Trap Catches Identified to August 16, 2019
It's been another big week for aphids with 200 plus aphids being recovered in the traps - of course, almost 100 of those came from one trap (must have been a busy week for aphids in Ada, MN!). Lots of cereal aphids and a few Green Peach Aphids again this week, and a real mix of species at several locations...
The trap at Ada, MN recovered almost 100 aphids this week, more than half of which were English Grain Aphid (this doubled the PVY Vector Risk Index values for Ada). Cereal fields in the region have turned and are coming up on harvest, explaining the movement of cereal aphids. Never-the-less, 58 English Grain aphids in one week was a big capture! Other than that, Cotton/Melon and Thistle Aphids were captured at several locations. Soybean aphids have also been increasing (but are still at very low numbers) at a number of locations. Green Peach aphids were recovered at 1 location this week..
The PVY Vector Risk Index has doubled again this week and is on track with last year's. Seems 2019 is quickly making up for a low start.
If potatoes still have green leaves, there can still be transmission of PVY. Aphid dispersal events are continuing and scouting and oil applications are again strongly recommended!
Aphid Fact of the Week - Many of our PVY vectors don't overwinter in NW MN and NE ND. Those that do generally will be seeking overwintering hosts within the next month. For many of these species, this will also mean the development of male forms and eventual sexual reproduction which leads to the production of eggs (the overwintering stage of many of these species).
As always, keep on scouting!
Scouting for aphids in potatoes:
- Select leaves from the lower to mid canopy. Start at the edge of the field.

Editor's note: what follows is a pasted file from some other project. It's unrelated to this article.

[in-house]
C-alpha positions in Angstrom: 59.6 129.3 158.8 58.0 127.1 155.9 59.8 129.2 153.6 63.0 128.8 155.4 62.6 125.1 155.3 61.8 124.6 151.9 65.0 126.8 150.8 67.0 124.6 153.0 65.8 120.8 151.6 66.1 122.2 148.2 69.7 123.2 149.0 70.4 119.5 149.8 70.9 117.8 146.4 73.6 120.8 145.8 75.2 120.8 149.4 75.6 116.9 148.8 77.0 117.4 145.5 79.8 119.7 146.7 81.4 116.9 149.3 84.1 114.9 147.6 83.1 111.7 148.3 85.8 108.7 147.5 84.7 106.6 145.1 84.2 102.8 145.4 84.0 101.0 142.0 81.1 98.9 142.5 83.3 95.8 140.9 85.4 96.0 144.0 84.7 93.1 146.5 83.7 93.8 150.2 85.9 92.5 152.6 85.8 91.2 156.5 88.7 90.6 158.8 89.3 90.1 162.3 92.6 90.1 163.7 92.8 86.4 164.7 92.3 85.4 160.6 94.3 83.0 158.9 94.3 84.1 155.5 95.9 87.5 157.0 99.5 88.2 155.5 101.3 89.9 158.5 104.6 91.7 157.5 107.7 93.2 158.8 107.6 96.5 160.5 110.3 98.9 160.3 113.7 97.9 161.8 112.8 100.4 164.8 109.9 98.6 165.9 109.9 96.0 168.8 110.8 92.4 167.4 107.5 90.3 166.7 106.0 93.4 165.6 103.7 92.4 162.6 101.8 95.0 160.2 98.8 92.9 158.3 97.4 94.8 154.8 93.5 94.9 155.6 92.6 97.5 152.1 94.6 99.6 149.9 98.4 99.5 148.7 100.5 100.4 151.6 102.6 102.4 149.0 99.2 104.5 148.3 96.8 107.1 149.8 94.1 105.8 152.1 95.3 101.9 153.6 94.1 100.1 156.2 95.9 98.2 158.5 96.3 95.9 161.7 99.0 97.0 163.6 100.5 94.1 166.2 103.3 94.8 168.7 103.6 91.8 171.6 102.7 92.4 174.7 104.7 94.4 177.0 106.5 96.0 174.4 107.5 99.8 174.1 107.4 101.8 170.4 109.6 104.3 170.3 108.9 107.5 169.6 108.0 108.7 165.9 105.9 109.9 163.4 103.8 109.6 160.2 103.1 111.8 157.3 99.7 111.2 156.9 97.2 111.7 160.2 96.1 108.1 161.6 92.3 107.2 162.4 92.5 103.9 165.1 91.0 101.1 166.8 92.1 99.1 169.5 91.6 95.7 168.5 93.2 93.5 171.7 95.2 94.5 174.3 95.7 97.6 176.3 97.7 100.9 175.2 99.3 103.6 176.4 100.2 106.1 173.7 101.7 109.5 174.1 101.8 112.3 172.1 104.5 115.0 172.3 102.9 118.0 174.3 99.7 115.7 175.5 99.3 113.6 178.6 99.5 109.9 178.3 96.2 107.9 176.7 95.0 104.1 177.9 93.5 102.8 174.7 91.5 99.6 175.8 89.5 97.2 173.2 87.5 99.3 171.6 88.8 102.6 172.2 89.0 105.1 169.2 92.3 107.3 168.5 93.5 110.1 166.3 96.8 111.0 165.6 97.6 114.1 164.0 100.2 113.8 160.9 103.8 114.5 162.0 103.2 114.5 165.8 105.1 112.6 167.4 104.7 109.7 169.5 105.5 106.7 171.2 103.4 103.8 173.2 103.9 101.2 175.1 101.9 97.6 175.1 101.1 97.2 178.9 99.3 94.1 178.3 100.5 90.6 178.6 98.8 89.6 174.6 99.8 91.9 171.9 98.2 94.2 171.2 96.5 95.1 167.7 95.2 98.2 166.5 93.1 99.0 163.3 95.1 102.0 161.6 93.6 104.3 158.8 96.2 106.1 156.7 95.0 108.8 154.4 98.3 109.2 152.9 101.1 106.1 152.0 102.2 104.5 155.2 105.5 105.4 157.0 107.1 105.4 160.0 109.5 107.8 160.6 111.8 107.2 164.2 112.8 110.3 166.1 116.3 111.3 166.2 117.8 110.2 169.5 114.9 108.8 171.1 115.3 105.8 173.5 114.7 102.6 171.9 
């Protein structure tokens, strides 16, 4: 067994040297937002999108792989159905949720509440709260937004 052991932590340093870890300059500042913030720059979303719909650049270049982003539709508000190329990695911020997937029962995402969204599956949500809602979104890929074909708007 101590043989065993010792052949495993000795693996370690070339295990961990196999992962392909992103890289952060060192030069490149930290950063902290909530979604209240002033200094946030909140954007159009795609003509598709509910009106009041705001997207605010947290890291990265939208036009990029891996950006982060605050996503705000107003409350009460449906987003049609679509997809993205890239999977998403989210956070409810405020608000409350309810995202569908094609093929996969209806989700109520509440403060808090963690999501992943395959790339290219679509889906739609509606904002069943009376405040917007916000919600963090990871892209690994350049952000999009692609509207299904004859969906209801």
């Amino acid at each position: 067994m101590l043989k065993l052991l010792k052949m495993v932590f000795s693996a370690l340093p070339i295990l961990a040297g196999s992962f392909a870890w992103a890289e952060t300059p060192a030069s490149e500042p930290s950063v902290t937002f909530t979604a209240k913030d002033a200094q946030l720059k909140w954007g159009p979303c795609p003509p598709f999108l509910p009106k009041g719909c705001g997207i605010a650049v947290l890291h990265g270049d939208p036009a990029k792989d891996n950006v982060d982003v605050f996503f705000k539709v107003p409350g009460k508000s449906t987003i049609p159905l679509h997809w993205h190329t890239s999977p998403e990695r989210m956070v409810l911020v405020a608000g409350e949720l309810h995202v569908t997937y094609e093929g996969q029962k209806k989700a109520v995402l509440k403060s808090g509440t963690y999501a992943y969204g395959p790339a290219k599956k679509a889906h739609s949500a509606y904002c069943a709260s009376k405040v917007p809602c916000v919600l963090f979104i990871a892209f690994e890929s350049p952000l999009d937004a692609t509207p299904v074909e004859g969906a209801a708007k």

- Lower, older leaves will have more established colonies and aphids prefer the balance of nutrients found here; aphids are rarely found on leaves in the upper canopy.
- Avoid leaves on the ground or in contact with the soil.
- In seed potatoes there is only a threshold for PLRV (10 aphids/100 leaves), reactive application of insecticides an effective control for PVY.
- The use of feeding suppressing insecticides, such as pymetrozine (Fulfill®) or flonicamid (Beleaf®) and refined crop oils, such as Aphoil and JMS Stylet Oil, at or prior to field colonization by aphids may reduce the transmission of PVY within fields. Some other insecticides, such as clothianidin (Belay®), imidacloprid (Admire Pro® or Provado®), and spirotetramat (Movento®), have also been demonstrated to reduce the transmission of PVY.
- In table stock potatoes, a treatment threshold of 30 aphids /100 leaves should deter yield loss due to aphid feeding.
The PVY Risk Index Index
Not all species of aphid are equally efficient at transmitting PVY, some are better than others (green peach being the most efficient vector of PVY). So, the total number of aphids in a trap don't necessarily reflect just how much vector pressure there is at that location. The PVY Vector Risk Index compares aphid numbers, incorporating their relative vector efficiency compared to the Queen of PVY vectors (green peach aphid!). Using averaged reference comparisons from the literature, we multiply the number of each aphid species captured by its efficiency compared to Green Peach Aphid to more accurately depict risk posed by the species being trapped. We then sum the totals. The PVY-VRI values are presented on the tables below but also on maps comparing current cumulative risk to the total risk from the sample sites of last year (to compare with your local winter grow out results).
Click on any image below for full-scale version.
Cumulative PVY Vector Risk Index to August 16, 2019.
Cumulative PVY Vector Risk Index for 2018 (for comparison)
Aphid Species Capture and PVY Vector Risk Index for Aug 09-16, 2019
Cumulative Aphid Species Capture and PVY Vector Risk Index to Aug 09-16, 2019